Using a large, multicenter database, we assessed how frequently fever is cited as a chief reason for seeking medical care among ill returned travelers. We defined the causes of fever by place of exposure and traveler characteristics.


Of 24,920 returned travelers seen at a GeoSentinel clinic from March 1997 through March 2006, 6957 (28%) cited fever as a chief reason for seeking care. Of patients with fever, 26% were hospitalized (compared with 3% who did not have fever); 35% had a febrile systemic illness, 15% had a febrile diarrheal disease, and 14% had fever and a respiratory illness. Malaria was the most common specific etiologic diagnosis, found in 21% of ill returned travelers with fever. Causes of fever varied by region visited and by time of presentation after travel. Ill travelers who returned from sub-Saharan Africa, south-central Asia, and Latin  America whose reason for travel was visiting friends and relatives were more likely to experience fever than any other group. More than 17% of travelers with fever had a vaccine-preventable infection or falciparum malaria, which is preventable with chemoprophylaxis. Malaria accounted for 33% of the 12 deaths among febrile travelers.


Fever is common in ill returned travelers and often results in hospitalization. The time of presentation after travel provides important clues toward establishing a diagnosis. Preventing and promptly treating malaria, providing appropriate vaccines, and identifying ways to reach travelers whose purpose for travel is visiting friends and relatives in advance of travel can reduce the burden of travel-related illness.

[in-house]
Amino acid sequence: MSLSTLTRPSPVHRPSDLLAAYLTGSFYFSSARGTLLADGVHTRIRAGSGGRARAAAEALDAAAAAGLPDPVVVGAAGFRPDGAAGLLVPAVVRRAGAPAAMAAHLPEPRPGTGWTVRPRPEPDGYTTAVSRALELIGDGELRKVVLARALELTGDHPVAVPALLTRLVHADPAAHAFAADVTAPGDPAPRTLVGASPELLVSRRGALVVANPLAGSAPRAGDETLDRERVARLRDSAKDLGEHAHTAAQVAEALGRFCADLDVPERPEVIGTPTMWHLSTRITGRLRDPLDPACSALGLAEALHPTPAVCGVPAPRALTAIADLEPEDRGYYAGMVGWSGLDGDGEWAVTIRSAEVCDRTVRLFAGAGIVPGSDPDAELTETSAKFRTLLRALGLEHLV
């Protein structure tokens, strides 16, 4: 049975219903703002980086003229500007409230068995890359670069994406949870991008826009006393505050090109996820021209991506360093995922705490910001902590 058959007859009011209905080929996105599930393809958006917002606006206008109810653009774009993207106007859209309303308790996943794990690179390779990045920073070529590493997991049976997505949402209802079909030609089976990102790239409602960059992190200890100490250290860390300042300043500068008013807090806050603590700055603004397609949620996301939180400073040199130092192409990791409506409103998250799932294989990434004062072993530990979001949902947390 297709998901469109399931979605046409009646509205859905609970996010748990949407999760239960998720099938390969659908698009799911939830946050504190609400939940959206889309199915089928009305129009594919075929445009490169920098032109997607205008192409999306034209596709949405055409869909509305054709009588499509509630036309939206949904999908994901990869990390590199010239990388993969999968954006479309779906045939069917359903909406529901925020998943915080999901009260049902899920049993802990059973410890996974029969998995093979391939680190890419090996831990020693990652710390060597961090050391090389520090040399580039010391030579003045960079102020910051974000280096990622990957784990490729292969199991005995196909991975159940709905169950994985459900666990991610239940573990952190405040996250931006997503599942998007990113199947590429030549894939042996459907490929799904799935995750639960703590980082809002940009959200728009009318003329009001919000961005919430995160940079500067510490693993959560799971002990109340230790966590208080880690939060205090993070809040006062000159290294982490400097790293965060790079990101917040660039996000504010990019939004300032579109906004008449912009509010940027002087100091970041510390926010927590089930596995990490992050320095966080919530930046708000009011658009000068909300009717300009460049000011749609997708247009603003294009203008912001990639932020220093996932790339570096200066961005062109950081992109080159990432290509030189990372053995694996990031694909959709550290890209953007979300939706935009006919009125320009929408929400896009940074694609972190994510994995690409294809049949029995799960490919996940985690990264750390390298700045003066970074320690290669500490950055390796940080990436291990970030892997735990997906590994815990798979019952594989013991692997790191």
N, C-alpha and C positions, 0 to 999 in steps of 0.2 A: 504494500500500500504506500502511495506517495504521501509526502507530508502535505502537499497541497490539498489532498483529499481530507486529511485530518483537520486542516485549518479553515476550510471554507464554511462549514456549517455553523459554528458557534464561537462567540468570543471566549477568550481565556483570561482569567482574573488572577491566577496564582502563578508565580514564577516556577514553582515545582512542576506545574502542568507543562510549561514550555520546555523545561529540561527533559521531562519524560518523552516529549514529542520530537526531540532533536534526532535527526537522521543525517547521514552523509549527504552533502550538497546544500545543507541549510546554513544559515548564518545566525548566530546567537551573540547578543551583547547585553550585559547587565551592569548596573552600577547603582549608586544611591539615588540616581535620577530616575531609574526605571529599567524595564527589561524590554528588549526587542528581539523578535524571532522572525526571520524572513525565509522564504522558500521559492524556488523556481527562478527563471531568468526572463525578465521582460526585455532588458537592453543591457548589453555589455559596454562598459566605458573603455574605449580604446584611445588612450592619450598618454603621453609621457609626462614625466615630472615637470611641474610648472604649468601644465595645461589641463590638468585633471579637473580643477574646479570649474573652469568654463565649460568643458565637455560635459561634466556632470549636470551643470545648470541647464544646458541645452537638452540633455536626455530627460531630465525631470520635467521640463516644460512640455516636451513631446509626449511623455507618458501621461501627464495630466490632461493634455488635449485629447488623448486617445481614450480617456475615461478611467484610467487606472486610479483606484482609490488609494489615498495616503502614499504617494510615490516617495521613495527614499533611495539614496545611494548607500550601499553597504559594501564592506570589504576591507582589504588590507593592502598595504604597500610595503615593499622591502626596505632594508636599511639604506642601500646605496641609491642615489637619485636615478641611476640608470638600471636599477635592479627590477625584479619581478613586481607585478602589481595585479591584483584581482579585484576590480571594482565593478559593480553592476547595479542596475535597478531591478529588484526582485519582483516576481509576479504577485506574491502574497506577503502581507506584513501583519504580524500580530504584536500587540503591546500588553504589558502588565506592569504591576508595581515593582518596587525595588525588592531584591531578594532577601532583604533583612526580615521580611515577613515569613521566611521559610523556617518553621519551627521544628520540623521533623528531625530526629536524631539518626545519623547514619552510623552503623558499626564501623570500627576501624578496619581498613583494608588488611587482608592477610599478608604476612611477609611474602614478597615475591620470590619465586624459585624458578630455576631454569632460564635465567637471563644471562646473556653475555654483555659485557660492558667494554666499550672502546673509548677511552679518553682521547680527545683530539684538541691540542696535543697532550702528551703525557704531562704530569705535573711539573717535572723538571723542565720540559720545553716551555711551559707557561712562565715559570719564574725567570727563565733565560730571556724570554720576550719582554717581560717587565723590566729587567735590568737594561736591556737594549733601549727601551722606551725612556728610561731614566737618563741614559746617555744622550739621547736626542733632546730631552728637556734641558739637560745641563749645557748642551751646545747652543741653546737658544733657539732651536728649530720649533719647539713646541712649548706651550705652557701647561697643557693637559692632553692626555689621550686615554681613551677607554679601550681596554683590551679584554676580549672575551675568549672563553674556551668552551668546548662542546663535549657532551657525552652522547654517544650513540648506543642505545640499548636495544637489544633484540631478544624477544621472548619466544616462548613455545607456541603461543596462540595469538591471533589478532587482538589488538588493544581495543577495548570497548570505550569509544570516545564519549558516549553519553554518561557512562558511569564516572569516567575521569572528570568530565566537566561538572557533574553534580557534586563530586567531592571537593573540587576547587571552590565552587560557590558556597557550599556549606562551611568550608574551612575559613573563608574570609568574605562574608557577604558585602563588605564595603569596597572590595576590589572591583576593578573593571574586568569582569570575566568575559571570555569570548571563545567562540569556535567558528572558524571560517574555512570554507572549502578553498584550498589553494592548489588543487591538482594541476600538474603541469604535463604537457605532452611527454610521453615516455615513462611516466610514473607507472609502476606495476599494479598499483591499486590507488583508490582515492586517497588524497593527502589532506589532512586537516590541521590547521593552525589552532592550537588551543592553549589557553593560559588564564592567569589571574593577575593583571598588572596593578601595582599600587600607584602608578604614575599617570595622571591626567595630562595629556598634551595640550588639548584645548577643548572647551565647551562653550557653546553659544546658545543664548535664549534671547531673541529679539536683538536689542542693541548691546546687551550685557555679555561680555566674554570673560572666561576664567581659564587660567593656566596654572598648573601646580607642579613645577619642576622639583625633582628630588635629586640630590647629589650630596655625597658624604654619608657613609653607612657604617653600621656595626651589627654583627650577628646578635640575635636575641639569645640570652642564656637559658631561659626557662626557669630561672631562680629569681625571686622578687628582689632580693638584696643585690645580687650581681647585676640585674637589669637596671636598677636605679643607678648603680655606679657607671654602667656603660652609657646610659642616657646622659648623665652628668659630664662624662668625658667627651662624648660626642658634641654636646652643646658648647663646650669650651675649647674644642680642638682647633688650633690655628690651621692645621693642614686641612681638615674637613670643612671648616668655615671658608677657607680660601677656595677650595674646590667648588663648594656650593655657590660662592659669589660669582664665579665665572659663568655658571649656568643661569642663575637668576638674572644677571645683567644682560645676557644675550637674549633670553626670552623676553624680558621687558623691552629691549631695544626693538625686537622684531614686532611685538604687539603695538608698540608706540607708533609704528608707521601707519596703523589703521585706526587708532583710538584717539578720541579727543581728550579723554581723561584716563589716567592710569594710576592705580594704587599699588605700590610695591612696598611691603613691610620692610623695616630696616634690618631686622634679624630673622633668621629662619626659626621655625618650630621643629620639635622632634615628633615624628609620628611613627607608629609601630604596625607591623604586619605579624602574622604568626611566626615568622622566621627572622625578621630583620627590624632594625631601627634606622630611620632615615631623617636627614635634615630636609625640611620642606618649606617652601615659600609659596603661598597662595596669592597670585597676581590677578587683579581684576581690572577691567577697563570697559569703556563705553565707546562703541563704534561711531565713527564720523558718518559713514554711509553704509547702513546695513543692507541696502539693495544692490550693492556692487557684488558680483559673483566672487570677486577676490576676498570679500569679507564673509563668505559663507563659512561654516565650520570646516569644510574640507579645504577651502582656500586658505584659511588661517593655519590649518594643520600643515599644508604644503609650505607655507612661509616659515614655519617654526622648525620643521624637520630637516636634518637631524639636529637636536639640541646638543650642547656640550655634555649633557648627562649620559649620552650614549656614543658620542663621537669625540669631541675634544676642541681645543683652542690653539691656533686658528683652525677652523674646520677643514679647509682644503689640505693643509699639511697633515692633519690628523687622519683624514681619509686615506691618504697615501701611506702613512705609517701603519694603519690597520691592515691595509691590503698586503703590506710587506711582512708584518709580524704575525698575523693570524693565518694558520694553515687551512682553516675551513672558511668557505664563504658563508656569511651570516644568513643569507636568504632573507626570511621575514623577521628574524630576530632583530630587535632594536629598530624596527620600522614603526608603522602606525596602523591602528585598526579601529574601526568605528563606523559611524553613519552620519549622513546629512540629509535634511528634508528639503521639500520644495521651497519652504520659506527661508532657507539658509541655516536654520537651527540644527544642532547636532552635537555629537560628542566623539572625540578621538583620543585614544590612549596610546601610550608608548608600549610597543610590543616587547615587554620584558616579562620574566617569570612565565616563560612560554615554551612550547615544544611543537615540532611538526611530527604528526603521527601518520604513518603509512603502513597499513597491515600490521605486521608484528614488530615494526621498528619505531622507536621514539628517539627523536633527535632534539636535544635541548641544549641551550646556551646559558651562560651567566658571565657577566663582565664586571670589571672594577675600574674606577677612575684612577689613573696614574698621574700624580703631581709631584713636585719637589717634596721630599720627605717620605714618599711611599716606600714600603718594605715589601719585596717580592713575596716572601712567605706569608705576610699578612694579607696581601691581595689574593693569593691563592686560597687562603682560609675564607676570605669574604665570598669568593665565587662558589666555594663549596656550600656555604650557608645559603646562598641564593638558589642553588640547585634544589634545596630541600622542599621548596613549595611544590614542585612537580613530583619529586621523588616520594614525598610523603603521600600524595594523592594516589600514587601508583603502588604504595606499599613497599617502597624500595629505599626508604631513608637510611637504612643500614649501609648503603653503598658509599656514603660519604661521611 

September 26, 2011 at 12:56 am Leave a comment

Evaluating a sick child after travel to developing countries.

J Am Board Fam Med. 2010 Nov-Dec;23(6):704-13.

Tolle MA.

Department of Pediatrics, Baylor College of Medicine, Houston, TX 77030,


Every year, millions of children travel internationally with their families, many to developing countries. Although the vast majority experience uneventful travel and return home well, it is not uncommon for children to present as ill during or after travel. Although the majority of travel-associated illness is mild and self-limited, serious conditions regularly occur. Almost all life-threatening conditions after travel present with fever, and malaria is the most important of these to rapidly exclude. Gastrointestinal symptoms are common after travel in the developing world, and most diarrhea in child travelers has a bacterial